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The 8 Most Common Book Title Trends

Book titles tend to be the last thing we analyze in a piece of literature, but they can actually really inform a work of fiction in subtle ways. They can add subtext, make allusions, and stir up controversy. Another thing they can do, is be totally repetitive and cliche. That’s right. The more you look into book titles, the more you realize they all tend to fit into a select few categories. Make that eight categories, actually. Here they are!

Girl’s Name:

 

Some of the greatest novels of all time have centered around titular female characters. These are most commonly found in Late Romantic and Realist classics. Just to name a few: Madame Bovary, Lolita, Jane Eyre, Anna Karenina, Mrs Dalloway, and wayyy too many more to name. 

Guy’s name:

 

Conversely, here are some of the great novels, with titular male characters: Hamlet, Don Quixote, Macbeth, Oliver Twist, Ulysses, and really, truly, way too many more to name. 

Weighty Word:

 

The weighty word is a solid choice, so long as it walks the line between vague and alluring well. Some notable examples: Purity, Freedom, Beloved, Jazz, Atonement, Metamorphosis. 

The noun: 

 

This one might just be the most common. It’s a staple of book titles for just about every era, and every literary movement. Notable examples: The Idiot, The Stranger, The Trial, The Iliad, The Odyssey, The Vegetarian, and as usual, way too many more to name. 

Noun and Noun:

 

Another classic, most commonly found in 19th century Russian and English Fiction. Notable examples: War and Peace, Crime and Punishment, Pride and Prejudice, Sense and Sensibility.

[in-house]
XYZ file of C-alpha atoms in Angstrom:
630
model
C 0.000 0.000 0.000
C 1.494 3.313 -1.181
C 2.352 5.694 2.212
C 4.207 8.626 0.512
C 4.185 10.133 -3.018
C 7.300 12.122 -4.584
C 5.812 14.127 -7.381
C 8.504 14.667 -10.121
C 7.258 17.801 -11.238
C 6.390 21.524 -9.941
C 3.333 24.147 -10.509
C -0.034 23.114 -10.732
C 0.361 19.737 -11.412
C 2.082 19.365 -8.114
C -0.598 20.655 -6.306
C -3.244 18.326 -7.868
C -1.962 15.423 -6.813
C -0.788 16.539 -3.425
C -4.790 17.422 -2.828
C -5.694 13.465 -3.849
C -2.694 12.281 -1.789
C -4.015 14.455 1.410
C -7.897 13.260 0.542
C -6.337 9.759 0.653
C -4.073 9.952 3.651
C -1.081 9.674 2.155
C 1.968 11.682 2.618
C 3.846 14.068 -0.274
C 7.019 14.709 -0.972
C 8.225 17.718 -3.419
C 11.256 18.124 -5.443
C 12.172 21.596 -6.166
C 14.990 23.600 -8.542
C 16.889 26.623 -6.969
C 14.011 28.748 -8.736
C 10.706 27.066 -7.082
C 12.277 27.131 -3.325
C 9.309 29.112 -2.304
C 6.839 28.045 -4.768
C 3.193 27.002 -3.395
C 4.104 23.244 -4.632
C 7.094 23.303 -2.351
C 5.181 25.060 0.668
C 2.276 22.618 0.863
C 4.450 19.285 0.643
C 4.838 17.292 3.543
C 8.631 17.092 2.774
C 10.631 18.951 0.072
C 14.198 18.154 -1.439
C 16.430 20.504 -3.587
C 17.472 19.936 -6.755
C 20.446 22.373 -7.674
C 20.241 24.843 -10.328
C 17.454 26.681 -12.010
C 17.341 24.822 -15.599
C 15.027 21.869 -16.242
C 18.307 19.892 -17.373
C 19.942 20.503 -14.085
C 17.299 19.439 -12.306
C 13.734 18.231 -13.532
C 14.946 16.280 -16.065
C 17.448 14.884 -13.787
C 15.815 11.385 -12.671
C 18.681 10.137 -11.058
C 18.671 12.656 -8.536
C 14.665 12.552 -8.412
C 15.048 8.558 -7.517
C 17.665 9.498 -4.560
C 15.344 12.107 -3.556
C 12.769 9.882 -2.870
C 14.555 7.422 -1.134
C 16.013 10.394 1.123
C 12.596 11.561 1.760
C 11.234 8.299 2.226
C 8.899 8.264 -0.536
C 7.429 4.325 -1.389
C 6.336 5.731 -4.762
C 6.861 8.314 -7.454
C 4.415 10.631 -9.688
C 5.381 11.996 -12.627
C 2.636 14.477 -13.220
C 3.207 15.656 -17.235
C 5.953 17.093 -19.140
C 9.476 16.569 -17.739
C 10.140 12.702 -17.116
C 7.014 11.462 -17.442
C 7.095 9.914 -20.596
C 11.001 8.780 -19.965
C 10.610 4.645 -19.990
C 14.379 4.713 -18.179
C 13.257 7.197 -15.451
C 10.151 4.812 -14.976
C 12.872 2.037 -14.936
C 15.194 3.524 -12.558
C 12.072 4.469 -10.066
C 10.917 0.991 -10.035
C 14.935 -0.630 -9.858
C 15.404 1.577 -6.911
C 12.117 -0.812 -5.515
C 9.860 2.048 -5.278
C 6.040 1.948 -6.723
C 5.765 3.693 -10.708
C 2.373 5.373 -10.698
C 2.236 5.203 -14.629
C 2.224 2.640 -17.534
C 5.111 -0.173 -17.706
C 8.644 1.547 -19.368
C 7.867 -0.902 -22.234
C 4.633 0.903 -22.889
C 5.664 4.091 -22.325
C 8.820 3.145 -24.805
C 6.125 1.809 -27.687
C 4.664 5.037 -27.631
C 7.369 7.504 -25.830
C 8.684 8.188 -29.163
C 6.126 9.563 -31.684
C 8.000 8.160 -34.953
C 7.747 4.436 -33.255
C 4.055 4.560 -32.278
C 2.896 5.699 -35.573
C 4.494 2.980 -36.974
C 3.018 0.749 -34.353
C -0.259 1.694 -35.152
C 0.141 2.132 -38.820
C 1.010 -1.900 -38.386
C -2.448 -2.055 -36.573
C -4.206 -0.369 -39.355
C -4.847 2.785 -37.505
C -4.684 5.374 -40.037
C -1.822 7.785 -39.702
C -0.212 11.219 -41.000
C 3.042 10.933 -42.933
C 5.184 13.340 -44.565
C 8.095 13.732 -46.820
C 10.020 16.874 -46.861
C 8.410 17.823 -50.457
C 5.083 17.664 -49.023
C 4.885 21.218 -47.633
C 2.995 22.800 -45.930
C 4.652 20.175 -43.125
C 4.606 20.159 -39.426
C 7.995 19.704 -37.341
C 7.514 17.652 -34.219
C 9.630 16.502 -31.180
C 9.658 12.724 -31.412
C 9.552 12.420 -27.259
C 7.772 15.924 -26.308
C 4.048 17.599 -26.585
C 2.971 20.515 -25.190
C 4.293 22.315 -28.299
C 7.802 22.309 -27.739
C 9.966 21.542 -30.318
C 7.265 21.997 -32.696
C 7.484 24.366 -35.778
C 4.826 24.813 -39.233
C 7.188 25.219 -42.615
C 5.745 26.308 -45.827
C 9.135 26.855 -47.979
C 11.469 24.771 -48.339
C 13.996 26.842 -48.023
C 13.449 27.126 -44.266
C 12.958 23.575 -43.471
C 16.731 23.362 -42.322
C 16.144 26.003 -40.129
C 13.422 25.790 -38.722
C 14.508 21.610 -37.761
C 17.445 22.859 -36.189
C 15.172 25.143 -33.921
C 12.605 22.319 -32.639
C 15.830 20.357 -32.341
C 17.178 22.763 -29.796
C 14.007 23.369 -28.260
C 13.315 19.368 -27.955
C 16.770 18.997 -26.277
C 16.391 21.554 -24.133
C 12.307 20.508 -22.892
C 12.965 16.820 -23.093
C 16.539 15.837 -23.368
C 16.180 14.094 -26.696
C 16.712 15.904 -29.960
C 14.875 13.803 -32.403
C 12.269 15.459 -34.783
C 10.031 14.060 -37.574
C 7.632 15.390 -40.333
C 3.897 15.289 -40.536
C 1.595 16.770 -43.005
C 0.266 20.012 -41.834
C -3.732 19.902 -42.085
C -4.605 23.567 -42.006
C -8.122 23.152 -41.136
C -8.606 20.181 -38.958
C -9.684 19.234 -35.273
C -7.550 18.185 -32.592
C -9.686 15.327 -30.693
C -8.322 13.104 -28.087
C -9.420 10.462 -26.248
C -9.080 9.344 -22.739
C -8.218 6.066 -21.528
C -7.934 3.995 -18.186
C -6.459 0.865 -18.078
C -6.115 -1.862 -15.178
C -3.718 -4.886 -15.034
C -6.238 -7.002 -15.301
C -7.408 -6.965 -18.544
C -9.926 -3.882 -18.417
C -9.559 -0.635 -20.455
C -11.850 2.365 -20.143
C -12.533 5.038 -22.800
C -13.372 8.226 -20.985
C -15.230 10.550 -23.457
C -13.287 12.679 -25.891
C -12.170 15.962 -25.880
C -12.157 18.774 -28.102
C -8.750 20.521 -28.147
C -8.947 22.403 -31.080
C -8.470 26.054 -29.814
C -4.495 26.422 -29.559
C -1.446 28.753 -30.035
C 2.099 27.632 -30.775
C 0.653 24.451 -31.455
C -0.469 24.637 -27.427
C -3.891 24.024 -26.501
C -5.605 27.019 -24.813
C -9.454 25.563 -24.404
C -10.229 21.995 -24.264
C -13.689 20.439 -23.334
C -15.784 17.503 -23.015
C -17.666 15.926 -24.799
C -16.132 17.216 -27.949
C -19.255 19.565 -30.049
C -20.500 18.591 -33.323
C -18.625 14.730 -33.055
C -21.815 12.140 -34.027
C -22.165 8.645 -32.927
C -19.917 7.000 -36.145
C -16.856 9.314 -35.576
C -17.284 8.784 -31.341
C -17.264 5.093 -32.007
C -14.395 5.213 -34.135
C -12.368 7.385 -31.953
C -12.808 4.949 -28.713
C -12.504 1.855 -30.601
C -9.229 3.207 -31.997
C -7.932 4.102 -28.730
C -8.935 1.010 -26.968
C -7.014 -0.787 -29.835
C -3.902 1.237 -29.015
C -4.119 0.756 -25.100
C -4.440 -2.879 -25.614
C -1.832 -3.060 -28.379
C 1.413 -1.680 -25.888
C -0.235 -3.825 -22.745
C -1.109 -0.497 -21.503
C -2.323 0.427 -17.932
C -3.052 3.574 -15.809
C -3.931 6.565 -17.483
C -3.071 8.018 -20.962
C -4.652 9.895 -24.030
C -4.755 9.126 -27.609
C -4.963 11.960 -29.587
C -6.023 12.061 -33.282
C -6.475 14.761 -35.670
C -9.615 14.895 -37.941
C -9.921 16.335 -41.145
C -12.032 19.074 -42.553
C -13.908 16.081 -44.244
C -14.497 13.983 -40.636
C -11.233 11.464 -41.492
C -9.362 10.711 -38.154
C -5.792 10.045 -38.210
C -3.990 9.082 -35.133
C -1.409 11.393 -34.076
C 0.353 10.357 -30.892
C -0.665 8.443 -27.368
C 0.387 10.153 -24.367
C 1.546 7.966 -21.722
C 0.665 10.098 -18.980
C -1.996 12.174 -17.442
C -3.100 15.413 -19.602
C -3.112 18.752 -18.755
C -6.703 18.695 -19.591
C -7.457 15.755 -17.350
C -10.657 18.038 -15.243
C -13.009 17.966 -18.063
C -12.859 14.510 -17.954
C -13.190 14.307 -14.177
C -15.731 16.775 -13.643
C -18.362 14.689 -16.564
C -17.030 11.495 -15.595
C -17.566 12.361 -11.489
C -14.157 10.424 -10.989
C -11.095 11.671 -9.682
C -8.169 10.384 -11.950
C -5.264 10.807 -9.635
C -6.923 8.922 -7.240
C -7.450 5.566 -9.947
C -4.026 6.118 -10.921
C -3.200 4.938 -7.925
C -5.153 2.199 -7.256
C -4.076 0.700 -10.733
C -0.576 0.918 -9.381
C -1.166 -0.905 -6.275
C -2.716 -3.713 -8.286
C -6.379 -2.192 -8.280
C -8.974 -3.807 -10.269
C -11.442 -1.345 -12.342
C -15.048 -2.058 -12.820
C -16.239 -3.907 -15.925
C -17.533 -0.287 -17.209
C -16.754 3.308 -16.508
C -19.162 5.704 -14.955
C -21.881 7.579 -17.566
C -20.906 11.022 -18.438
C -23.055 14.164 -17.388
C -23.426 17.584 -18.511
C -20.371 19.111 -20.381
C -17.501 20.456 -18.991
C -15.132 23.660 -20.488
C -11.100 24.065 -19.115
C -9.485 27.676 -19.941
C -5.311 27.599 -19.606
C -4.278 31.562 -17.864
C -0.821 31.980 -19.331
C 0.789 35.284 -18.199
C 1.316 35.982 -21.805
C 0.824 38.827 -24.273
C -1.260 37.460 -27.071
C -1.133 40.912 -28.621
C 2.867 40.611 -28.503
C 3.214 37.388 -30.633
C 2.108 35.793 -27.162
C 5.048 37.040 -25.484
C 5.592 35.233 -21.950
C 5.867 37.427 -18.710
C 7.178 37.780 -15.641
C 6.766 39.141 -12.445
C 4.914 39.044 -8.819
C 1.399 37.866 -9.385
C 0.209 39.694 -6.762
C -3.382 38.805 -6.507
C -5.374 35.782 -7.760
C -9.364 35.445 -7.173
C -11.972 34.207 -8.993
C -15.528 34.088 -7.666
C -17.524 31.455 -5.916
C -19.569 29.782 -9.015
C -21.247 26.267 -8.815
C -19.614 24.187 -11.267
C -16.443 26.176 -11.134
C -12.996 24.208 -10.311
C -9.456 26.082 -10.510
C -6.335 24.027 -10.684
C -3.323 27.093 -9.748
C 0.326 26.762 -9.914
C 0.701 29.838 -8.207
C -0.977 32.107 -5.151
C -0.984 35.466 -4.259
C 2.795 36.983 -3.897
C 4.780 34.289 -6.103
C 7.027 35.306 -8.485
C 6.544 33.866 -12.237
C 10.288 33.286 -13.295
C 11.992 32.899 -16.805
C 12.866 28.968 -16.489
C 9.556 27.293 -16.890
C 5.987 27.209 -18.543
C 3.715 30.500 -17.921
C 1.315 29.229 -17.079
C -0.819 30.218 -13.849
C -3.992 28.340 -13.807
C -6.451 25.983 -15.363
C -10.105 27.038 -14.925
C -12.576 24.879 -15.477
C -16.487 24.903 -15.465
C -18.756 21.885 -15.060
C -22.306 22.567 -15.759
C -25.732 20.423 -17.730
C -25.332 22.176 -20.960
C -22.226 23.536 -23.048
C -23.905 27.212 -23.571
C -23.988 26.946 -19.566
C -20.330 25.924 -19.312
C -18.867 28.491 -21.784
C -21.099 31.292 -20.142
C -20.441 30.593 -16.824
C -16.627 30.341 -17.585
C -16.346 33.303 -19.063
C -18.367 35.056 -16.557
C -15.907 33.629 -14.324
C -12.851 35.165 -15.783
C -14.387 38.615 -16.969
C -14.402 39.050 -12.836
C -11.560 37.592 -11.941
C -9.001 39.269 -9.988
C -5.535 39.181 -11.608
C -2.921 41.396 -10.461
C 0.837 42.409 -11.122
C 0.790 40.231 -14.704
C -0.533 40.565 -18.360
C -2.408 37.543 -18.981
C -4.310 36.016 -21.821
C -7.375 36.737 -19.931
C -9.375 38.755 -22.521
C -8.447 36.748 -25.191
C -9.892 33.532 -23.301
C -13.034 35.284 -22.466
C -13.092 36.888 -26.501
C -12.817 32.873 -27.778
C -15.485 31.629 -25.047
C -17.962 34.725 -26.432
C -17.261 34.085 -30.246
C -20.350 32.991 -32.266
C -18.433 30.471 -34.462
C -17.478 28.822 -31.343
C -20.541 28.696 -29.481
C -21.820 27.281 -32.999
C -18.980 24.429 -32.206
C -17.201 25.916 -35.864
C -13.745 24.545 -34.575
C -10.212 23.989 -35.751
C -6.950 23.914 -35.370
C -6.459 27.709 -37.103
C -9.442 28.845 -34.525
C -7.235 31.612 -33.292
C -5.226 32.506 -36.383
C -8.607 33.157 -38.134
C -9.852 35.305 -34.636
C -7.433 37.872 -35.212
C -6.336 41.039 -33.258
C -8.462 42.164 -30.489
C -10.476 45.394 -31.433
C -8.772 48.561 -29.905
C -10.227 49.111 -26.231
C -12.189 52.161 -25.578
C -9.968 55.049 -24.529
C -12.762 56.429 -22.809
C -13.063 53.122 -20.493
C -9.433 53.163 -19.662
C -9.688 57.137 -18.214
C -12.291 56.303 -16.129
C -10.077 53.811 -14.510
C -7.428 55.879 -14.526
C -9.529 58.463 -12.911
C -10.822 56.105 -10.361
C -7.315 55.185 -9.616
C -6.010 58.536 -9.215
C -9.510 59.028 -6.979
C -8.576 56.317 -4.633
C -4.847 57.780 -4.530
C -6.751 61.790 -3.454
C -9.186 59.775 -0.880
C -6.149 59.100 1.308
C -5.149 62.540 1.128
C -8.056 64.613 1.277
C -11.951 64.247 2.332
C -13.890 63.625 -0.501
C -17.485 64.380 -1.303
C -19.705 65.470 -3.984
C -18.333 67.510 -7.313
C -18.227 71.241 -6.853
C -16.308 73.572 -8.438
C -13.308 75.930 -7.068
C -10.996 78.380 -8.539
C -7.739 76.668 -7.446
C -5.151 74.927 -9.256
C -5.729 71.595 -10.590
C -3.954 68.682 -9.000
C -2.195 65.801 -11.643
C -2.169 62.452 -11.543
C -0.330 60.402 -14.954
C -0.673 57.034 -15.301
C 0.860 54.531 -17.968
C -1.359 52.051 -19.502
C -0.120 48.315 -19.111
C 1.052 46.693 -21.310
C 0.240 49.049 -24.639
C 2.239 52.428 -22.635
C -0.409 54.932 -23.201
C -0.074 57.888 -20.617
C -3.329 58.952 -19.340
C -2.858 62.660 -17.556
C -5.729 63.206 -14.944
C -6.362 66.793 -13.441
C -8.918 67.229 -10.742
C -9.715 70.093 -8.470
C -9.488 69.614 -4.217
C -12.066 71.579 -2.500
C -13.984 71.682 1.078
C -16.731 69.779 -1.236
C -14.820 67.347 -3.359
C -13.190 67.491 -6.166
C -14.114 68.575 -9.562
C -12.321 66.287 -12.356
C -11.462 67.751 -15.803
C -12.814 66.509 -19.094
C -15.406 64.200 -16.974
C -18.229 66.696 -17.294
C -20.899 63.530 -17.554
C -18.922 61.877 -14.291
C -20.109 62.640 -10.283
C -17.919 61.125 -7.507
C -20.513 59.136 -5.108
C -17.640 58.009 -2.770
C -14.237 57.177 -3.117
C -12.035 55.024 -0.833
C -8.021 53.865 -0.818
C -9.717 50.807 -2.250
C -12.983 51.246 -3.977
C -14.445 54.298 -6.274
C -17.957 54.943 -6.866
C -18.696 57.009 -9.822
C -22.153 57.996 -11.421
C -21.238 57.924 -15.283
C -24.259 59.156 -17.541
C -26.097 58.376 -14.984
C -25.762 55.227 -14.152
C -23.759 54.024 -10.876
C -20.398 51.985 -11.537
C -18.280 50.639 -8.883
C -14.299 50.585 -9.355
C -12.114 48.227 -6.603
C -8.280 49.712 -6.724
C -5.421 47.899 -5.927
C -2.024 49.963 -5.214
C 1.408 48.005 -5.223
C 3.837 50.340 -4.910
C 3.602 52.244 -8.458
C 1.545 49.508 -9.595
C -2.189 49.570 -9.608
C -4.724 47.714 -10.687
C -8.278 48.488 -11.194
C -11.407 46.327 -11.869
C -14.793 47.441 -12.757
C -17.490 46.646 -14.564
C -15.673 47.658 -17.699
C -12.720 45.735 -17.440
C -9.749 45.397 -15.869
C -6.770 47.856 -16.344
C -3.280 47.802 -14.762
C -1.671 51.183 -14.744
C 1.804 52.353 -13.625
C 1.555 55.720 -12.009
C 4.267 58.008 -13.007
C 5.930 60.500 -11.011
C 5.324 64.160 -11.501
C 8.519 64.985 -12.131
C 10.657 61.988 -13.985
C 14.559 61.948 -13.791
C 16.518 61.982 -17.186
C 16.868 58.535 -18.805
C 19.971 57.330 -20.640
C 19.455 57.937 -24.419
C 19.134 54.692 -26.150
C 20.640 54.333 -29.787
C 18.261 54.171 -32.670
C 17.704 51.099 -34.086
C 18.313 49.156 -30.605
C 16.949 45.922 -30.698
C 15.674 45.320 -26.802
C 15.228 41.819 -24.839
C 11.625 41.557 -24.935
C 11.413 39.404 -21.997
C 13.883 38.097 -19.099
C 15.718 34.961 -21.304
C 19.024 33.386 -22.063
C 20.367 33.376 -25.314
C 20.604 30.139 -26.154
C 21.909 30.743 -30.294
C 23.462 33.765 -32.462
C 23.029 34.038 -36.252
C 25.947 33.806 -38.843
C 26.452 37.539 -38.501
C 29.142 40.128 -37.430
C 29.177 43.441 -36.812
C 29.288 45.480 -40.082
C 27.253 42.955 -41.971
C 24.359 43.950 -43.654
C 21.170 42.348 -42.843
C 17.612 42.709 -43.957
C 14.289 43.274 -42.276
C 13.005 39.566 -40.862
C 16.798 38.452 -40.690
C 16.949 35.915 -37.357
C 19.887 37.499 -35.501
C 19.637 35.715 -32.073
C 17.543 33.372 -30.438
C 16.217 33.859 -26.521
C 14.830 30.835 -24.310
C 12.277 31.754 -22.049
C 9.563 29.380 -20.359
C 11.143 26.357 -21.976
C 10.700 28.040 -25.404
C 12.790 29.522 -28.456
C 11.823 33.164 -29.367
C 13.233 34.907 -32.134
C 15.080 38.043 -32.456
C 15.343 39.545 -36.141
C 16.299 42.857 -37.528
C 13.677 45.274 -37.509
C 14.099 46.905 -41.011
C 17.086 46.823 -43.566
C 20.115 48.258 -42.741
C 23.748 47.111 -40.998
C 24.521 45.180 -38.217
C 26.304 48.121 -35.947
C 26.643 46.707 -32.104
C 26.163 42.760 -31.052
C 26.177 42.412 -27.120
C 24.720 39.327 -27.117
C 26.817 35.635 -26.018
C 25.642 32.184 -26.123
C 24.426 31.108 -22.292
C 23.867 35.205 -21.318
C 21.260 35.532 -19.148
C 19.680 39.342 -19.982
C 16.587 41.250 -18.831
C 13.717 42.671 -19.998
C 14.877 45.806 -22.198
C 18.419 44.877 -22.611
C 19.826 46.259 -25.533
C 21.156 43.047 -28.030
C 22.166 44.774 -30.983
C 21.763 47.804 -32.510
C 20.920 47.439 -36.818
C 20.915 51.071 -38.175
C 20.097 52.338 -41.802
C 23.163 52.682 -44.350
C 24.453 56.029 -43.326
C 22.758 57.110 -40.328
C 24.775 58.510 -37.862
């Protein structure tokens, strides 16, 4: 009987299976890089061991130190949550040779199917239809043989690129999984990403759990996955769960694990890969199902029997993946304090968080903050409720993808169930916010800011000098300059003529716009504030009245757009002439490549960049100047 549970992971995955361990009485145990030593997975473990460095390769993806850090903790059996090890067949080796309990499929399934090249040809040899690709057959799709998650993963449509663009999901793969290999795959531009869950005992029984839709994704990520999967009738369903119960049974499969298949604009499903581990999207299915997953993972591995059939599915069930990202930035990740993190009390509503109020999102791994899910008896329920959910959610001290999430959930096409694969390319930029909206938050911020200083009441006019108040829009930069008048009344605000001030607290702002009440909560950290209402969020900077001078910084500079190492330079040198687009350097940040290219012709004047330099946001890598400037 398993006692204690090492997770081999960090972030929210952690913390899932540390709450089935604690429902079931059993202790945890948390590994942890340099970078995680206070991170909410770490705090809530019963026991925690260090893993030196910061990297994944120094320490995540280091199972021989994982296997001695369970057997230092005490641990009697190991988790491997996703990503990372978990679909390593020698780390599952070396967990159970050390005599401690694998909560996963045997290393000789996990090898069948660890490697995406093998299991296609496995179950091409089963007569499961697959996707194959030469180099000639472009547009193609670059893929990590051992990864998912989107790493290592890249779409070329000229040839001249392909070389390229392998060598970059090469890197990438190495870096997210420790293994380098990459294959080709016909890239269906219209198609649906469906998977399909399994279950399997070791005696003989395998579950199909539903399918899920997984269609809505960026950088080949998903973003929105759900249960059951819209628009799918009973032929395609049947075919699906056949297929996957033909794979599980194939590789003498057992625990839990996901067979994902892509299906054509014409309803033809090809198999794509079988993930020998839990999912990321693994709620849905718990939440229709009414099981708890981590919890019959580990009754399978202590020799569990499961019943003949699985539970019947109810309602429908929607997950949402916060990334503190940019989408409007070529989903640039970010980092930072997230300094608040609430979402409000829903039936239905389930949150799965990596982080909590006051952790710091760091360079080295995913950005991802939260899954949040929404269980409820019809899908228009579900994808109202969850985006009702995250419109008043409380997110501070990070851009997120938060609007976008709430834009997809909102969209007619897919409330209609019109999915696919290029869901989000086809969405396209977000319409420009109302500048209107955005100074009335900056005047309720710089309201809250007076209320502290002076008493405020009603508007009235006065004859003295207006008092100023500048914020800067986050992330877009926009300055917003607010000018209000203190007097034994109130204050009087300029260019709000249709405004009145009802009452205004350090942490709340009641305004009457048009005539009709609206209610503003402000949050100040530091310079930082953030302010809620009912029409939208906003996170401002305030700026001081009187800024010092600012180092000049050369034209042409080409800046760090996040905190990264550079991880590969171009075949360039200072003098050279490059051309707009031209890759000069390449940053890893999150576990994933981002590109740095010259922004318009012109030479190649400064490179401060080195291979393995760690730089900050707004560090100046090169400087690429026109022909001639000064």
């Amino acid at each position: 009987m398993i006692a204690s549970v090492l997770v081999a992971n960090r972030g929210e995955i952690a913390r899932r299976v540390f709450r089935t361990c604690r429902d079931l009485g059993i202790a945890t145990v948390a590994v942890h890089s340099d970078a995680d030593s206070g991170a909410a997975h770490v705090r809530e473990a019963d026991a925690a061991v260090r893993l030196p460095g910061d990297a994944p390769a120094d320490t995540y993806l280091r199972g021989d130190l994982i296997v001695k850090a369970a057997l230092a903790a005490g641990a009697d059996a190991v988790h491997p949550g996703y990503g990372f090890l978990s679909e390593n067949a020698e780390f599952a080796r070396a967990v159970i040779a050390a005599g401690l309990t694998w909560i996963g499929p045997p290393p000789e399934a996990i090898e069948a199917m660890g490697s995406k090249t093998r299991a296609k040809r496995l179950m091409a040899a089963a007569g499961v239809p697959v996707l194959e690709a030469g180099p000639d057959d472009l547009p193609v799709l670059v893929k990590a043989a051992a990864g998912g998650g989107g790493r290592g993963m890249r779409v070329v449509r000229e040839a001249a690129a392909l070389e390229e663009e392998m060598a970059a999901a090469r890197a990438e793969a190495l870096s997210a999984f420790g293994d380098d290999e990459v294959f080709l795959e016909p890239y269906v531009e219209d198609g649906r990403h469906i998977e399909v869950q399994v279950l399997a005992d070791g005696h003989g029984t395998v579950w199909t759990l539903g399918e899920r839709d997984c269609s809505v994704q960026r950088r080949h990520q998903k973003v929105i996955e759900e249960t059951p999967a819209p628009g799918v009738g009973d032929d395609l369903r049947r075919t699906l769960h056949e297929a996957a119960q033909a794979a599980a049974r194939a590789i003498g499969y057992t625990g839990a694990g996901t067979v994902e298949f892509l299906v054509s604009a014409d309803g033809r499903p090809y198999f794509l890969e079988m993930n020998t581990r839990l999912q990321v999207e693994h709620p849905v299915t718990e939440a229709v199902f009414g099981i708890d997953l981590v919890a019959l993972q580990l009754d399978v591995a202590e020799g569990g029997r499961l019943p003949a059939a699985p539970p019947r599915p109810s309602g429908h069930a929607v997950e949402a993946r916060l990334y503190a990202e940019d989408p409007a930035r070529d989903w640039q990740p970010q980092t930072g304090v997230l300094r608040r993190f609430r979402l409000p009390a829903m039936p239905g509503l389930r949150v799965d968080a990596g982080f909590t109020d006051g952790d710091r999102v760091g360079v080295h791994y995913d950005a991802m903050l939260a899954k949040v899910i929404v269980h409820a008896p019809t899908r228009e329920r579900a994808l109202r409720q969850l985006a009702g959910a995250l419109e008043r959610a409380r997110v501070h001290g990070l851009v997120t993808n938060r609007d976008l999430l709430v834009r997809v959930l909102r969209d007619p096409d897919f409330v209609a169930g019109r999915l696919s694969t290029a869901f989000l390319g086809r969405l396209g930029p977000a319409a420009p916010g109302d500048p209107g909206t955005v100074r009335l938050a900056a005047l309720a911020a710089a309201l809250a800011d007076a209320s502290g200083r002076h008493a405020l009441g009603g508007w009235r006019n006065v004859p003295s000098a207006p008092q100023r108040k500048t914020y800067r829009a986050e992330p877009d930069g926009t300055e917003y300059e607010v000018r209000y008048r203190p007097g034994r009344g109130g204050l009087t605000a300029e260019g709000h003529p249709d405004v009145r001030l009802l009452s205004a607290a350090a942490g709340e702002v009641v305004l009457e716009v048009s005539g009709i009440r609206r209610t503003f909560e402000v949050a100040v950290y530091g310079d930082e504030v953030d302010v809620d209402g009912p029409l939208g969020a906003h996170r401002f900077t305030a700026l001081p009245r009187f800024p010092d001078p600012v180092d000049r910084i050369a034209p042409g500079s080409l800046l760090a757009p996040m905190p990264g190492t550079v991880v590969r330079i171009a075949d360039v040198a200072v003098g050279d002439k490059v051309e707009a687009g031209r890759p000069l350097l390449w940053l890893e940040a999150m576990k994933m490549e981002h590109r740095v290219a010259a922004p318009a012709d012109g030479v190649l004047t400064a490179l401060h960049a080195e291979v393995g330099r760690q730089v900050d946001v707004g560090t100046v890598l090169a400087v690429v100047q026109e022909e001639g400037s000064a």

The Fragment: 

 

Most book titles are not complete sentences, but some are really not complete sentences. The obvious fragment is distinctly Modernist and Postmodernist, because what’s a sentence but a jumble of woooords, mann? Notable examples: Extremely Loud and Incredibly Close, The Things They Carried, All the Light We Cannot See, A Clockwork Orange

The Biblical Reference:

 

Giving a shout-out to the Abrahamic tradition is a great way to imbue your book with significance before it even starts. Writers have been referencing religious texts since well, religious texts came to be. Notable recent examples: Song of Solomon, Absalom! Absalom!, The Sun Also Rises. 

The Postmodern Run-on Sentence:

 

You can credit the Postmodernists with pioneering the weird, overlong book title frontier. If you’ve ever read a book title that felt more like a first chapter, it was most likely cooked up by a POMO writer. Some notable examples include: The Brief Wondrous Life of Oscar Wao, Super Sad True Love Story, The Curious Incident of the Dog in the Night Time, A Supposedly Fun Thing I’ll Never do Again, A Heartbreaking Work of Staggering Genius.

 

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